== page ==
The book of Shemot concludes with the detailed accounting of the materials collected and used in the building of the Tabernacle. Even though this accounting may appear to us to be superfluous and even overly detailed, the words and letters that appear in this week’s Torah reading are as holy and important as any others that appear in our holy Scriptures.
There is an important overriding lesson – a moral imperative – that is being imparted to us in the words of the reading of this week. That lesson can be summed up in that we are responsible for each of our actions and behaviors during the year, and during our lifetime. It is as if each of us signs our name at the bottom of the pages that record each of our activities in life with one word: accountability.
Judaism holds its adherents to strict standards of accountability. Accountability in speech, in deeds and action, regarding financial income and expenses, and in all other matters of human interaction and relationships. We are informed by the prayer services of the High Holy days that each of us has pages in God’s ledger book, so to speak, and that each of us signs with our own signature at the bottom of those pages to attest to the accuracy of that accounting.
The basis of all responsible human behavior is accountability. Without that, having good intentions and high hopes by human beings to accomplish good things are mostly doomed to failure and disappointment. It is only the concept of accountability that is the driving force that creates efficiency, and the feeling of spiritual advancement and accomplishment within us. Educational institutions that never administer exams or do not make demands upon its students are really cheating them out of the benefits that an education can bring to a person.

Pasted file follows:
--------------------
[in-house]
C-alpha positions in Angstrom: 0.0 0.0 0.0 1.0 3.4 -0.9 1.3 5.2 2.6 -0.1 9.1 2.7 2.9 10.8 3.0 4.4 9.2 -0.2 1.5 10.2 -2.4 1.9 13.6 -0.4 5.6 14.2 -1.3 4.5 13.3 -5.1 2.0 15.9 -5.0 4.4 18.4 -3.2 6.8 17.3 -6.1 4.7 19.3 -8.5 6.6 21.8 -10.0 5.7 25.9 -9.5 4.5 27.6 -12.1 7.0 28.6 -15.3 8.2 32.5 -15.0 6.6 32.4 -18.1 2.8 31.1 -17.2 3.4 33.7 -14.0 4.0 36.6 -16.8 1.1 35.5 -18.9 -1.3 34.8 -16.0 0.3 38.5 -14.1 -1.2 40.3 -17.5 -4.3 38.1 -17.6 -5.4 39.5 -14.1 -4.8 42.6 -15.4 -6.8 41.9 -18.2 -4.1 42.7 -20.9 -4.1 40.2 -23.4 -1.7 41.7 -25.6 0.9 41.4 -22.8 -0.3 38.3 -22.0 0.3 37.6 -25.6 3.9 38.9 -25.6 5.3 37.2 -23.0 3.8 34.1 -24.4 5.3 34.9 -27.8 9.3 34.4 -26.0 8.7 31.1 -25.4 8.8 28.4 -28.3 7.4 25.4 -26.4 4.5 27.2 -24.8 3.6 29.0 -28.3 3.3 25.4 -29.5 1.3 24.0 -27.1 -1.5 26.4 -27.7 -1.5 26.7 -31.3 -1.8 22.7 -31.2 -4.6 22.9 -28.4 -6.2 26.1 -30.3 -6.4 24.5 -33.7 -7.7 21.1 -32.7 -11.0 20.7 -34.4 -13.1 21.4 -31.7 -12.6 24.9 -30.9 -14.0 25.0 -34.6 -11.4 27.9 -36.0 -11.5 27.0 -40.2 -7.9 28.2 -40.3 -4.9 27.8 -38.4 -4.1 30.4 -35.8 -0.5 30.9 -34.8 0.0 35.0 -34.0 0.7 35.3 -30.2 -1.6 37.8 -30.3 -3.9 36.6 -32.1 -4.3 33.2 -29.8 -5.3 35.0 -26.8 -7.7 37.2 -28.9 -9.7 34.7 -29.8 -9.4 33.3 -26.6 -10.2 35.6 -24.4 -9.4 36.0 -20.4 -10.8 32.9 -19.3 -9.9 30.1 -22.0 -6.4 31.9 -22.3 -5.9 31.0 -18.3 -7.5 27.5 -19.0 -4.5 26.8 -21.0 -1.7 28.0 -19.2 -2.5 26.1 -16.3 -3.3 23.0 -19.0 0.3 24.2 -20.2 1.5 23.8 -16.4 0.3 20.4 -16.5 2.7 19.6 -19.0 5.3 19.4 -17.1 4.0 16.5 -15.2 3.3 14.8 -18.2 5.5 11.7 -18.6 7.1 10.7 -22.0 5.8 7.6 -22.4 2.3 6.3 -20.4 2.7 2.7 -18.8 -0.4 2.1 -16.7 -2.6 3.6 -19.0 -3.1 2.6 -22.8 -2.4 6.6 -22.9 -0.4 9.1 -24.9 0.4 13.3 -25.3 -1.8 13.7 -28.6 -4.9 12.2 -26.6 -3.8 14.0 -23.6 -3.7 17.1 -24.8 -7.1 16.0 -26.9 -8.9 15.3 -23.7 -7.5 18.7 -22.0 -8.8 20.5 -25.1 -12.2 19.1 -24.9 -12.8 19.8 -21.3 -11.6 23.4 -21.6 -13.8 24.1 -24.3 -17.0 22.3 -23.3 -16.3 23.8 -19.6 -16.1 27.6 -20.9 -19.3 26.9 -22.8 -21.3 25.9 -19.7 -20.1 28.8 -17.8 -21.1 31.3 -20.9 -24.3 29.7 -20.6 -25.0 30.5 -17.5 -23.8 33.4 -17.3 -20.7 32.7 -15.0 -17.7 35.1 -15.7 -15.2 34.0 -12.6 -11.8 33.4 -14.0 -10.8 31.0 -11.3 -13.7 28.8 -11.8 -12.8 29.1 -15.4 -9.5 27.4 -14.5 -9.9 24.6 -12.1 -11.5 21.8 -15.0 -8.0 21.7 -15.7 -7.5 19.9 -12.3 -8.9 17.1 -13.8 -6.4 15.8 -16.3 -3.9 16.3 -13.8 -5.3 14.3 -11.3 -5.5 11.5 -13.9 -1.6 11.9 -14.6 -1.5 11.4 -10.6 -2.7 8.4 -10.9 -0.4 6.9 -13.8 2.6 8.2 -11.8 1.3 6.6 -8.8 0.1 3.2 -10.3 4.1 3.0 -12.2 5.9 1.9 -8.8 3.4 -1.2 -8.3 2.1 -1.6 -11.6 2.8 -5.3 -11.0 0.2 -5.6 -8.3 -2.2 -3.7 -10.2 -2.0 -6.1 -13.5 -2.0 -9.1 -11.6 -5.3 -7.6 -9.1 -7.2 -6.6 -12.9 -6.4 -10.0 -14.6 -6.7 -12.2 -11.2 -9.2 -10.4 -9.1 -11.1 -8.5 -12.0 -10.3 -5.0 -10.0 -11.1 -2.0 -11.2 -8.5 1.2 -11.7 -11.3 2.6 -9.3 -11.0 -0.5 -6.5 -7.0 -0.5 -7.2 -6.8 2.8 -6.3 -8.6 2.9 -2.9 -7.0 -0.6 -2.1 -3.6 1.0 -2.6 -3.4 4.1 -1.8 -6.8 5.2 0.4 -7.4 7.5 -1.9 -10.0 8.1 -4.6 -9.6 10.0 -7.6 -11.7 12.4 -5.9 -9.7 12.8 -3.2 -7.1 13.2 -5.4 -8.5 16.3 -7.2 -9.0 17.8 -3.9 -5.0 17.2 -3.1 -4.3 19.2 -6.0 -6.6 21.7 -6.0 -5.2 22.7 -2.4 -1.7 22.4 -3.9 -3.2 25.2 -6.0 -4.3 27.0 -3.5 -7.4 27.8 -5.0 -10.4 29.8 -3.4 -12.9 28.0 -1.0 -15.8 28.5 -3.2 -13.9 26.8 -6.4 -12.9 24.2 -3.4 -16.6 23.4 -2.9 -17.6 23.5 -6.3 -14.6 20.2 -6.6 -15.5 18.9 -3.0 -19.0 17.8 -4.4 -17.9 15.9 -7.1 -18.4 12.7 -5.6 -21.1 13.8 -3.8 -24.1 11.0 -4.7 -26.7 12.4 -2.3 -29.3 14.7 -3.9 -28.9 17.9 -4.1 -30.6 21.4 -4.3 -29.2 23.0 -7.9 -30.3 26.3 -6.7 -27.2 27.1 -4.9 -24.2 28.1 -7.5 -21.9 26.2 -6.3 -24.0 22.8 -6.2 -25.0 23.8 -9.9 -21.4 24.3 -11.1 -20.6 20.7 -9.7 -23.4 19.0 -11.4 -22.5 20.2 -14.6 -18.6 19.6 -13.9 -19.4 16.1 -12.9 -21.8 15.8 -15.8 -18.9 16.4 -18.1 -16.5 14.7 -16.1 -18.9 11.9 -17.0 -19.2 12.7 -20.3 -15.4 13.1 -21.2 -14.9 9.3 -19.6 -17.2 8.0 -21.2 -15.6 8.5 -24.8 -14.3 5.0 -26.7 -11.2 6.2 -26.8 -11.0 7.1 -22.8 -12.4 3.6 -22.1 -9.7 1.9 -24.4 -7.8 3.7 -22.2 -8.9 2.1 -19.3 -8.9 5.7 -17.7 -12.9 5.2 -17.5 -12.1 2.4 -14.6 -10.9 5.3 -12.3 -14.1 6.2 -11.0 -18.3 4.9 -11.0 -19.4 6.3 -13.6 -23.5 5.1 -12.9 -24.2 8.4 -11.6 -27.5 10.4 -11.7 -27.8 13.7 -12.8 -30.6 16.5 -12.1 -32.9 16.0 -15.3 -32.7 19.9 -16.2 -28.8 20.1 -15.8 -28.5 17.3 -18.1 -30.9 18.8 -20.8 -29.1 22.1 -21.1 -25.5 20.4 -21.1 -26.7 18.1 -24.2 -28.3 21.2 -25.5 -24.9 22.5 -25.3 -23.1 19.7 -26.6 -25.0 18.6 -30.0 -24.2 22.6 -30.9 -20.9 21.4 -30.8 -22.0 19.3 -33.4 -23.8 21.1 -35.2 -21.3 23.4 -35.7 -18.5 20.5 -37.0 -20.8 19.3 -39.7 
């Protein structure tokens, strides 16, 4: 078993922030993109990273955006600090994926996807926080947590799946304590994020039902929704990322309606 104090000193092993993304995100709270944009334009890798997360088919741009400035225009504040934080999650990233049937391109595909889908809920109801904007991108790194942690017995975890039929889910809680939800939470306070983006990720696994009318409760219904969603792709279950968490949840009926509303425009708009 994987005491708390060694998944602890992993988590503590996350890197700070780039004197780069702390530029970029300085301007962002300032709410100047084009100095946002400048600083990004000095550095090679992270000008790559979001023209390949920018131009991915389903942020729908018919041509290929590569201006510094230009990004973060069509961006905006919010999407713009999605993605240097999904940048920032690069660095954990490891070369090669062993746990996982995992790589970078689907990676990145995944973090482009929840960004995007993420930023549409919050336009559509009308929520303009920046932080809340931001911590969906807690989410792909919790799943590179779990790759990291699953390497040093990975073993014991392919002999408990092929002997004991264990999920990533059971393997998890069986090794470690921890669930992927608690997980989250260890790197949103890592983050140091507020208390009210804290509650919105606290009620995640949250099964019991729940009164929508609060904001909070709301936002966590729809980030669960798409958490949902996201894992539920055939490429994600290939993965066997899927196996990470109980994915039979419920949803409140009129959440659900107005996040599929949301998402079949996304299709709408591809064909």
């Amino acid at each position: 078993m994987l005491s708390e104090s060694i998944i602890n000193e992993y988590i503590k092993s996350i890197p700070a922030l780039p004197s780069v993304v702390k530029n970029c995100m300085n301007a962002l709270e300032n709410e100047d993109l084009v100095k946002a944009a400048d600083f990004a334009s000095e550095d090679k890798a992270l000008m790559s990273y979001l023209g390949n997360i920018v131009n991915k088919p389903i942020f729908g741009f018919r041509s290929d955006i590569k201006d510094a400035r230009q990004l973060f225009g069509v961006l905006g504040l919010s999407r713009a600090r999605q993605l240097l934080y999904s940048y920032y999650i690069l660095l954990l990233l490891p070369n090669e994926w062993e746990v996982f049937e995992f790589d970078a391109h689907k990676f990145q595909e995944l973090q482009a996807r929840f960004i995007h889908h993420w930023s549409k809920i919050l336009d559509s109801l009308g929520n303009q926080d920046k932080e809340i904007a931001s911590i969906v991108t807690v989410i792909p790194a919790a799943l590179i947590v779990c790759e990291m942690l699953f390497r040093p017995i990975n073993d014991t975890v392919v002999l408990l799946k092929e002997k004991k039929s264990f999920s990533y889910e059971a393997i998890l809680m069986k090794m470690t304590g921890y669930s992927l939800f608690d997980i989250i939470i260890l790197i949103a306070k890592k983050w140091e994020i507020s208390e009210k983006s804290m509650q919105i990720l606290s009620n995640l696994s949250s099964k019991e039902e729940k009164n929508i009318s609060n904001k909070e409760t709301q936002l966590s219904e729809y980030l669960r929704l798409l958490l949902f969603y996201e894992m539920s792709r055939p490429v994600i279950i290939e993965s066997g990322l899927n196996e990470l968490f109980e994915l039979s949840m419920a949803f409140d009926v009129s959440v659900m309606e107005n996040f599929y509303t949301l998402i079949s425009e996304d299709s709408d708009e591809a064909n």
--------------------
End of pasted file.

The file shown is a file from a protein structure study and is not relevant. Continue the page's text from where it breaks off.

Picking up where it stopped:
The Torah is exacting and meticulous in recording for us all the activities, donations, and actual results regarding the enormous task of constructing the Tabernacle in the middle of a wasteland, by a people just recently freed from physical and mental bondage. One could be fooled to say that in such circumstances any demand for accountability should be lenient, if not even muted. However, we see that the Torah makes no allowance for the inherent difficulties and stress that must have been involved in building the Tabernacle in the desert. In general, we can say that Judaism rarely, if ever, accepts excuses for poor performance or lack of effort, no matter how seemingly valid they might be. No excuse, no matter how good and valid it may be, ever equals accomplishing the task that was set out before the person to realize and fulfill.
The Torah wishes to impress upon us that accountability requires exactitude, paying of attention to what otherwise may seem to be small and unimportant, and an understanding that in the great picture of life there really are no small events or minor incidents that can be glossed over as though they never occurred. That is not our method of accountability. The Torah is never sloppy in dealing with human events.
Rabbi Berel Wein